We were also reminded that all key areas of peacebuilding, including SSR, requires effective partnerships and sustainable financing. Otherwise, the vision for future peace will never be more than words on a page, leading to further frustration. In terms of partnerships, it was particularly underlined that more needs to be done to institutionalize cooperation across multilateral organizations which support SSR in member and partner states and to clarify roles and responsibilities between these organizations. To this effect, the mapping study on multilateral approaches to SSR support that DCAF has conducted at the request of the UN Department of Peacekeeping Operations (DPKO) and in cooperation with the African Union, the European Union and the Organization for Security and Co-operation in Europe (OSCE) was commended by several representatives of these organizations for taking a step in the right direction towards identifying concrete recommendations, based on strong empirical evidence. The study will be launched publicly in the coming months and we hope it will be an important contribution to strengthening partnerships in support of sustaining peace.
It was also noted that without sustainable funding, the comprehensive approach needed to support SSR from an institution-building perspective will not materialize.
Fostering international commitment to the transparency of bilateral and multilateral security assistance, including through the tracking of funding, is considered an important means to prevent the fragmentation of international support. Like an increasing number of international actors, DCAF has taken an important step in this direction by publishing information on its SSR support through the International Aid Transparency Initiative (IATI) which is intended to make information about aid spending easier to understand and access, to the benefit of national and international partners.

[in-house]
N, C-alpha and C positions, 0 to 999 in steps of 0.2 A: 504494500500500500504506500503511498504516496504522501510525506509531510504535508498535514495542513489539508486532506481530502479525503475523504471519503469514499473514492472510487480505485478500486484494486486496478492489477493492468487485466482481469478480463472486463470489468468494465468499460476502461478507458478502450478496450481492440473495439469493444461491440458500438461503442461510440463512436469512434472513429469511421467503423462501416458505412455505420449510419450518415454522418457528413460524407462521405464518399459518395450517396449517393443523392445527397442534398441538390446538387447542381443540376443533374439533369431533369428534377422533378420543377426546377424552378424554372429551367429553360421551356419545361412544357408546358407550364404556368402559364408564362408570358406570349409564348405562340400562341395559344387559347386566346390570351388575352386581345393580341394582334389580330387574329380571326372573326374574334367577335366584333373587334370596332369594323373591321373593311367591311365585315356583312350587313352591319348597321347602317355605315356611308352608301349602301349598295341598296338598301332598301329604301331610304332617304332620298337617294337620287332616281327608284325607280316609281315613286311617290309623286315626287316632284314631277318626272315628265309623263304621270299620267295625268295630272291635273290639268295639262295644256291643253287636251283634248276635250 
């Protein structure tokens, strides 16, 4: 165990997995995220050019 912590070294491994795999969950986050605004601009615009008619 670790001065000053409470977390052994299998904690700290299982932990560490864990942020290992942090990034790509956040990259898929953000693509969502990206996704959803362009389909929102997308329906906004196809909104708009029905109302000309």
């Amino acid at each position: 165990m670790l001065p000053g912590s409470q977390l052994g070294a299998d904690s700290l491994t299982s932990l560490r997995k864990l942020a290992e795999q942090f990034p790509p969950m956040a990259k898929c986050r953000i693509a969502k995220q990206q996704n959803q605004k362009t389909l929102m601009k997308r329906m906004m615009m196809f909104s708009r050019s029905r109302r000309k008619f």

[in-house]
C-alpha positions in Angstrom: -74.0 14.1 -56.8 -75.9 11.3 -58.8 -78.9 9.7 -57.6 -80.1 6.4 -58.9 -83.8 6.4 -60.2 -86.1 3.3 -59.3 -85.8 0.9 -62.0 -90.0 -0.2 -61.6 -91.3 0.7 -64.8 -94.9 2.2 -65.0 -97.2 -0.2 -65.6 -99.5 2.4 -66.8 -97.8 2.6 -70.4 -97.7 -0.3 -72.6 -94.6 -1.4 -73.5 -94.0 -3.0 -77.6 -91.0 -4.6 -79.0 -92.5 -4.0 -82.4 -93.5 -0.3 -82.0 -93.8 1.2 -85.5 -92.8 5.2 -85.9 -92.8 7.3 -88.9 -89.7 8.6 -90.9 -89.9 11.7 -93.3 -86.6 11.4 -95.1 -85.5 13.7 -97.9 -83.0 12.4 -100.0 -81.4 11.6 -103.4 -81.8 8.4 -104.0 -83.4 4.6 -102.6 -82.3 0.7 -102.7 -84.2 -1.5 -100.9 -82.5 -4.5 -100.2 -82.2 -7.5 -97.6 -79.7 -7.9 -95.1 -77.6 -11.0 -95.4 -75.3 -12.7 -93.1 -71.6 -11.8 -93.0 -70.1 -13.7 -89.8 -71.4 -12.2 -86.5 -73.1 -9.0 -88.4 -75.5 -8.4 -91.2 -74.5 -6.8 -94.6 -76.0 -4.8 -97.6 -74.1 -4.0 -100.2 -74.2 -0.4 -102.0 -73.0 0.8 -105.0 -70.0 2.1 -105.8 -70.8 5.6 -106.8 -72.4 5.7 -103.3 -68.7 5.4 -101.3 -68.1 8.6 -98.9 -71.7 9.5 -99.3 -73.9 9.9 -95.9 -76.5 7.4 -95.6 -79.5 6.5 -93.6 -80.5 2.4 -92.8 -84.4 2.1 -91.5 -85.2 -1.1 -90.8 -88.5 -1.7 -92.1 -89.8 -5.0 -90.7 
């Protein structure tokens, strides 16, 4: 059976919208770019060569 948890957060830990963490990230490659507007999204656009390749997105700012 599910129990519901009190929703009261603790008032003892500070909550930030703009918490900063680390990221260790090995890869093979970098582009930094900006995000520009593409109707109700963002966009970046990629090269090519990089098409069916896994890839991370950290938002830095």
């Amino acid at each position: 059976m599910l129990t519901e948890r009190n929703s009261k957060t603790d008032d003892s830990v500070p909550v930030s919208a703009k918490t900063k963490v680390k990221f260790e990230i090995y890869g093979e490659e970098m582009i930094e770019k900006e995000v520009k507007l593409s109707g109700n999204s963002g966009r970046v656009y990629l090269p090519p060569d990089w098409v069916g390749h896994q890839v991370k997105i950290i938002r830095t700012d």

In sum, the high-level events on sustaining peace that took place in April in New York highlighted the growing momentum towards a new approach to peacebuilding in the form of sustaining peace. This, combined with the discussions on the upcoming reform of the UN peace and security architecture, offer an opportunity for a renewed emphasis on SSR support as a building block for sustaining peace.
From DCAF’s own experience, such an approach should be predicated on three fundamental principles:
1) Renewing efforts to place national ownership at the heart of SSR: This means moving beyond lip service to actually increasing efforts to build national capacities in areas essential for enabling national authorities to lead and manage reforms, through a focus on planning, monitoring and evaluation, and budget management. It also requires the recognition that what may work for one country may not be right for another.
2) Operationalizing prevention: This necessitates an increased focus on understanding how SSR relates to root causes of conflict and early warning, as well as identifying mechanisms for increasing the accountability, inclusiveness and resilience of the security sector within an institution-building framework.
3) Capitalizing on partnerships: This includes better leveraging the expertise of diverse actors towards a common objective, and bringing together different perspectives and approaches to support, from peace and security, to human rights to development.
At DCAF we are applying ourselves to this important agenda, from supporting the UN and other international actors in shaping their policy approaches to mainstreaming these principles through our own operational support on the ground.